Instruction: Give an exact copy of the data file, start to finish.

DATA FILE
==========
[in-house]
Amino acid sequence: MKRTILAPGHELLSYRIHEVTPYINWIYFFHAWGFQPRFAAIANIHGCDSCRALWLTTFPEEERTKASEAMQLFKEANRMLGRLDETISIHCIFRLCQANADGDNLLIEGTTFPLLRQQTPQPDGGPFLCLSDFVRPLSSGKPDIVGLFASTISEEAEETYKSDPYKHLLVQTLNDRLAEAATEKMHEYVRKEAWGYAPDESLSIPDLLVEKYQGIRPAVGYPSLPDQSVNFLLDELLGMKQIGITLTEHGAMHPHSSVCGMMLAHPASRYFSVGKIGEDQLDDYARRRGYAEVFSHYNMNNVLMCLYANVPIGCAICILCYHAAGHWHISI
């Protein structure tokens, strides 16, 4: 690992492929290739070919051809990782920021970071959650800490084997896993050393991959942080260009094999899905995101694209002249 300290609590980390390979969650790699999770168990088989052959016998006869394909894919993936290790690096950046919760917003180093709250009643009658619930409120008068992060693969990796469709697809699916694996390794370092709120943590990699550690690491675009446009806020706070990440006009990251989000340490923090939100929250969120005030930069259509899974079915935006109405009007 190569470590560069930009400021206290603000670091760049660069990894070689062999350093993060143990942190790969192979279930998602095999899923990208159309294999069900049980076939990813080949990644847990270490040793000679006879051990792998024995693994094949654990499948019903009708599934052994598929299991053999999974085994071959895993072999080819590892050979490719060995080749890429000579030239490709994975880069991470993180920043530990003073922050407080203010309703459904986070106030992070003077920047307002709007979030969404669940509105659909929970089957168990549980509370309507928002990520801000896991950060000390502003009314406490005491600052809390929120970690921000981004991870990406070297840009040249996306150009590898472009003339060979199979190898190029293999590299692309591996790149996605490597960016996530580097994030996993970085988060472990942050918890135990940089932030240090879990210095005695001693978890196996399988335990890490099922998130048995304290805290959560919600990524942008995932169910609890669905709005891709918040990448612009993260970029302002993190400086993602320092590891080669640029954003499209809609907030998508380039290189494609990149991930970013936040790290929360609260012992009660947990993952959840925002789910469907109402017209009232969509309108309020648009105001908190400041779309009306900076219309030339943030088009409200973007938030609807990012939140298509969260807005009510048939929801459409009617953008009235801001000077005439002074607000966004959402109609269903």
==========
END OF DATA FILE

[in-house]
Amino acid sequence: MKRTILAPGHELLSYRIHEVTPYINWIYFFHAWGFQPRFAAIANIHGCDSCRALWLTTFPEEERTKASEAMQLFKEANRMLGRLDETISIHCIFRLCQANADGDNLLIEGTTFPLLRQQTPQPDGGPFLCLSDFVRPLSSGKPDIVGLFASTISEEAEETYKSDPYKHLLVQTLNDRLAEAATEKMHEYVRKEAWGYAPDESLSIPDLLVEKYQGIRPAVGYPSLPDQSVNFLLDELLGMKQIGITLTEHGAMHPHSSVCGMMLAHPASRYFSVGKIGEDQLDDYARRRGYAEVFSHYNMNNVLMCLYANVPIGCAICILCYHAAGHWHISI
């Protein structure tokens, strides 16, 4: 690992492929290739070919051809990782920021970071959650800490084997896993050393991959942080260009094999899905995101694209002249 300290609590980390390979969650790699999770168990088989052959016998006869394909894919993936290790690096950046919760917003180093709250009643009658619930409120008068992060693969990796469709697809699916694996390794370092709120943590990699550690690491675009446009806020706070990440006009990251989000340490923090939100929250969120005030930069259509899974079915935006109405009007 190569470590560069930009400021206290603000670091760049660069990894070689062999350093993060143990942190790969192979279930998602095999899923990208159309294999069900049980076939990813080949990644847990270490040793000679006879051990792998024995693994094949654990499948019903009708599934052994598929299991053999999974085994071959895993072999080819590892050979490719060995080749890429000579030239490709994975880069991470993180920043530990003073922050407080203010309703459904986070106030992070003077920047307002709007979030969404669940509105659909929970089957168990549980509370309507928002990520801000896991950060000390502003009314406490005491600052809390929120970690921000981004991870990406070297840009040249996306150009590898472009003339060979199979190898190029293999590299692309591996790149996605490597960016996530580097994030996993970085988060472990942050918890135990940089932030240090879990210095005695001693978890196996399988335990890490099922998130048995304290805290959560919600990524942008995932169910609890669905709005891709918040990448612009993260970029302002993190400086993602320092590891080669640029954003499209809609907030998508380039290189494609990149991930970013936040790290929360609260012992009660947990993952959840925002789910469907109402017209009232969509309108309020648009105001908190400041779309009306900076219309030339943030088009409200973007938030609807990012939140298509969260807005009510048939929801459409009617953008009235801001000077005439002074607000966004959402109609269903």